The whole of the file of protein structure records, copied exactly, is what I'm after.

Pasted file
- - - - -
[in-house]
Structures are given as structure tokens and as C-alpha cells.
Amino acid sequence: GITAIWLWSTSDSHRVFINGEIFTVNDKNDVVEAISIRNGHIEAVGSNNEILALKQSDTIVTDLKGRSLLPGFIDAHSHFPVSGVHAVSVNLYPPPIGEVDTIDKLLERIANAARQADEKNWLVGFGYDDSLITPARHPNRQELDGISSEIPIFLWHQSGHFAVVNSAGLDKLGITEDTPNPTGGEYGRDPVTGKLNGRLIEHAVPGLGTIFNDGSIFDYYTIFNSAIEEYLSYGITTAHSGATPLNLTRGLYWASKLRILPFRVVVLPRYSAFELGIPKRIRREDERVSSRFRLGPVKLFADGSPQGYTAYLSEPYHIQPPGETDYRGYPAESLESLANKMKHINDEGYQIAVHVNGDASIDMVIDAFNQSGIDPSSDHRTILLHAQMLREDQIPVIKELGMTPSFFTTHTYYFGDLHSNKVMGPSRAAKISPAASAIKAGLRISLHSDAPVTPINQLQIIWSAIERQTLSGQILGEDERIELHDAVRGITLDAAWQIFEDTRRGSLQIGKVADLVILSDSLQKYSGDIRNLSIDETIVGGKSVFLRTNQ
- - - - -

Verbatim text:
[in-house]
Structures are given as structure tokens and as C-alpha cells.
Amino acid sequence: GITAIWLWSTSDSHRVFINGEIFTVNDKNDVVEAISIRNGHIEAVGSNNEILALKQSDTIVTDLKGRSLLPGFIDAHSHFPVSGVHAVSVNLYPPPIGEVDTIDKLLERIANAARQADEKNWLVGFGYDDSLITPARHPNRQELDGISSEIPIFLWHQSGHFAVVNSAGLDKLGITEDTPNPTGGEYGRDPVTGKLNGRLIEHAVPGLGTIFNDGSIFDYYTIFNSAIEEYLSYGITTAHSGATPLNLTRGLYWASKLRILPFRVVVLPRYSAFELGIPKRIRREDERVSSRFRLGPVKLFADGSPQGYTAYLSEPYHIQPPGETDYRGYPAESLESLANKMKHINDEGYQIAVHVNGDASIDMVIDAFNQSGIDPSSDHRTILLHAQMLREDQIPVIKELGMTPSFFTTHTYYFGDLHSNKVMGPSRAAKISPAASAIKAGLRISLHSDAPVTPINQLQIIWSAIERQTLSGQILGEDERIELHDAVRGITLDAAWQIFEDTRRGSLQIGKVADLVILSDSLQKYSGDIRNLSIDETIVGGKSVFLRTNQ